- CEO seeks a five-year halt to the Basel Committee’s plans
- BNP’s Bordenave warns rules could ‘damage financial stability’
The Basel Committee should freeze plans to overhaul capital rules to avoid a “drastic” reduction in lending by European banks, Credit Agricole SA Chief Executive Officer Philippe Brassac said.
“The priority for Europe is to promote growth and jobs, and banks stand ready to contribute to it,” Brassac said in Eurofi Magazine, published for a conference this week. “The planned revision of the capital framework must be suspended for five years to give time to the current reforms to bear fruits and assess whether further revisions are needed.”
The Basel Committee on Banking Supervision meets this month as it races to complete the post-crisis capital framework by year-end. Bankers -- backed by some regulators -- are increasingly voicing concern that Basel’s latest proposals will force lenders to raise billions of euros of new capital, contravening its commitment not to increase requirements “significantly.”
The committee is reviewing leverage limits and the way credit, market and operational risks are measured. The regulator describes this as putting the finishing touches on the framework known as Basel III, put in place after the 2008 crisis, while bankers say the overhaul is so extensive that it amounts to a new wave of regulation. They’ve dubbed it Basel IV.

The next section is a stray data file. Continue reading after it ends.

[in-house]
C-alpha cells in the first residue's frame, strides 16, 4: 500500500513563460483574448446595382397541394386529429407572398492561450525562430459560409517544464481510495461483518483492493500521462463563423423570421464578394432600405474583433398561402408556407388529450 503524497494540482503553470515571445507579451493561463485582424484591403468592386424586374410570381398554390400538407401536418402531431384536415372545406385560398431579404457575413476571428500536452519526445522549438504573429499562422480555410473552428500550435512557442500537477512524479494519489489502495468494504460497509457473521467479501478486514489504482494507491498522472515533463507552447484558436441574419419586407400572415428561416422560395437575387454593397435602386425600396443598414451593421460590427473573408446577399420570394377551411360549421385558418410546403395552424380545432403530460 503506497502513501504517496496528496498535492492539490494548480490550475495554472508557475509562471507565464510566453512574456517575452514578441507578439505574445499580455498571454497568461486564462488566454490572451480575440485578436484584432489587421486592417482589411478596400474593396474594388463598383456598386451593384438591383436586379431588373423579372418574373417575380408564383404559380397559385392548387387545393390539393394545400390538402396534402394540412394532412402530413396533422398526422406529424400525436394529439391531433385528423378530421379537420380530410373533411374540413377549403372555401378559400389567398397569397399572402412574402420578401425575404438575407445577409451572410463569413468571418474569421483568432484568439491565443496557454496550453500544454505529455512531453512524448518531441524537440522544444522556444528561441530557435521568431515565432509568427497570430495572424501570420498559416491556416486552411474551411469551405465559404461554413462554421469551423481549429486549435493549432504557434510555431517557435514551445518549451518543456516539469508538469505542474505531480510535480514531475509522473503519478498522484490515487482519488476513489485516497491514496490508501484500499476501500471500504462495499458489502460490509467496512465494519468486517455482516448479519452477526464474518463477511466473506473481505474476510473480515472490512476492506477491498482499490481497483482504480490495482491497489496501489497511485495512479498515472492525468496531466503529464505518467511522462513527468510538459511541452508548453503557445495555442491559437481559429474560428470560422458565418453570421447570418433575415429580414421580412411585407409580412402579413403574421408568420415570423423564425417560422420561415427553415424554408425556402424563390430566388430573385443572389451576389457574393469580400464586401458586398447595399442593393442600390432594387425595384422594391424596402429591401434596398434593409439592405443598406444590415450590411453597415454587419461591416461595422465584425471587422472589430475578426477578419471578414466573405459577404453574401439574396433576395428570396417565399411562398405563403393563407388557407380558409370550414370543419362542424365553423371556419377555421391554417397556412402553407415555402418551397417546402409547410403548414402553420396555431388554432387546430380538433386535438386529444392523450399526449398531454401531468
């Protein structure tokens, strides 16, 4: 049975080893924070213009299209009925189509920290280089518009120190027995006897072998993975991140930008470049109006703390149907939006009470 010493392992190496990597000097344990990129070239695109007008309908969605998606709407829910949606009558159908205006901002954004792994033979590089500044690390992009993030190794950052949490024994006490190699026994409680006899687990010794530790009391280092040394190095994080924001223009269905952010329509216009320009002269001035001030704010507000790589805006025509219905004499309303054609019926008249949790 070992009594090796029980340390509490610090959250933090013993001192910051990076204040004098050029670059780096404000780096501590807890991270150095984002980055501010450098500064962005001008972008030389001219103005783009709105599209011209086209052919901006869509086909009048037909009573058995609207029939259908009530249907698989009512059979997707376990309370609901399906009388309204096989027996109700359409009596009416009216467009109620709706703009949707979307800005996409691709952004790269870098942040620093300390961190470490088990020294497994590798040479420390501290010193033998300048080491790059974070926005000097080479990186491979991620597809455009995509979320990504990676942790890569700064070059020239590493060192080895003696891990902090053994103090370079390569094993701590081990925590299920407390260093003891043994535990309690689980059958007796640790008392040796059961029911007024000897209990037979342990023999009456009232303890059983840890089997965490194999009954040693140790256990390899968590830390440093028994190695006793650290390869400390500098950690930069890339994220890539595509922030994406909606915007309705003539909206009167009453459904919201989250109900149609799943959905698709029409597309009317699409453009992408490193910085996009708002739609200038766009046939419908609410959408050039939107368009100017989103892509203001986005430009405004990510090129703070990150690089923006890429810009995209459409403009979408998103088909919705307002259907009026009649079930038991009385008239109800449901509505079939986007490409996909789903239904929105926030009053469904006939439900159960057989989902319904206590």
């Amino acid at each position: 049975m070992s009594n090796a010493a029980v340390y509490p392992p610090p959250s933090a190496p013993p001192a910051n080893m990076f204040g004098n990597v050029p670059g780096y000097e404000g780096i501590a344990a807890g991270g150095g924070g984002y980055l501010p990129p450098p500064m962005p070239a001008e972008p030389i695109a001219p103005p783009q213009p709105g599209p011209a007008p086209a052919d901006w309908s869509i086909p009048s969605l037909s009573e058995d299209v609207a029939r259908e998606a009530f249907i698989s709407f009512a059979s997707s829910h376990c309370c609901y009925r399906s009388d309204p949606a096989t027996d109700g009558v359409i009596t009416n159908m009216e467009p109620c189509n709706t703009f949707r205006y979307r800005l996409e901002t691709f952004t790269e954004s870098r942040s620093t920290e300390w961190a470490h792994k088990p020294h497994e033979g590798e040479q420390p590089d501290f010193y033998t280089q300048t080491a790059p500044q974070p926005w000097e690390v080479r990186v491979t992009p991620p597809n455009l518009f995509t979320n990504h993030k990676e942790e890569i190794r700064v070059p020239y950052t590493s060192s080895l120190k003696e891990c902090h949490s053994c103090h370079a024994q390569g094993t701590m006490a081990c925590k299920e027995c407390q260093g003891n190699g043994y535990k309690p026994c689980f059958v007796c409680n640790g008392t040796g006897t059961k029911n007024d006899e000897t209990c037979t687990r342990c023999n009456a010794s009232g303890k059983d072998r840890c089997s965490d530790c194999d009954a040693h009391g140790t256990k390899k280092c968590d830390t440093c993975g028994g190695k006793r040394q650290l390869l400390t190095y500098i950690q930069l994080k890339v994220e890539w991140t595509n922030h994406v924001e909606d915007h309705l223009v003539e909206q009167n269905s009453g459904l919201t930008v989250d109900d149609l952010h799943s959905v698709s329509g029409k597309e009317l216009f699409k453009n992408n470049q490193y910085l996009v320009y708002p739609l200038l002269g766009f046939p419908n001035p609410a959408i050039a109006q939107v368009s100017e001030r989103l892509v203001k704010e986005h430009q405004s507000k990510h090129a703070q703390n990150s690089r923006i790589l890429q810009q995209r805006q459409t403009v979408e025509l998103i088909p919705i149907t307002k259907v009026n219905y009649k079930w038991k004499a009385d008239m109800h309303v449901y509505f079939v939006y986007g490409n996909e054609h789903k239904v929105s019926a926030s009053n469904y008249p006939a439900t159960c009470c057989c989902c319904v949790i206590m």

Philippe Bordenave, chief operating officer of BNP Paribas SA, added to criticism of Basel’s proposals already voiced by executives including Iain Mackay, group finance director of HSBC Holdings Plc and Marcus Schenck, Deutsche Bank AG’s chief financial officer.
In a separate comment in the magazine, Bordenave said the committee’s current proposals on how banks should assign risk weightings to their assets would increase capital requirements “to an extent that would damage financial stability and growth, in an economic environment which is already fragile.”
Bordenave blamed current economic weakness on banks’ efforts to deleverage after the crisis as regulators ramped up capital requirements. The deleveraging in turn prompted the European Central Bank to slash interest rates, thus reducing profitability and leading to more cost cutting and more shrinkage.
“If this negative spiral were to be repeated, most European banks would not be able to rely on retained earnings nor on raising capital in the market to meet the new target,” Bordenave said. “The only solution left would be a new wave of deleveraging” of as much as 10 trillion euros ($11 trillion), triggering a credit crunch and another negative spiral, he said.
Those arguments are gaining traction with the authorities. Writing separately in the magazine, John Berrigan, a deputy director general of the European Commission, the bloc’s executive arm, said Basel is looking for “a better balance between risk sensitivity, simplicity and comparability.” He underlined that the changes to the capital framework “should not significantly increase the overall capital requirements for banks.”
The European Commission is planning to propose a package of measures this year covering “many, not all” of the changes that are under review at the Basel Committee, Berrigan said.
“Any agreement that the BCBS may reach this year on these outstanding issues will not be included in the Commission’s upcoming legislative proposal, but will be considered for implementation at a later stage,” Berrigan said. “We will then carefully study the possible impact of any rule changes on financing of the economy.”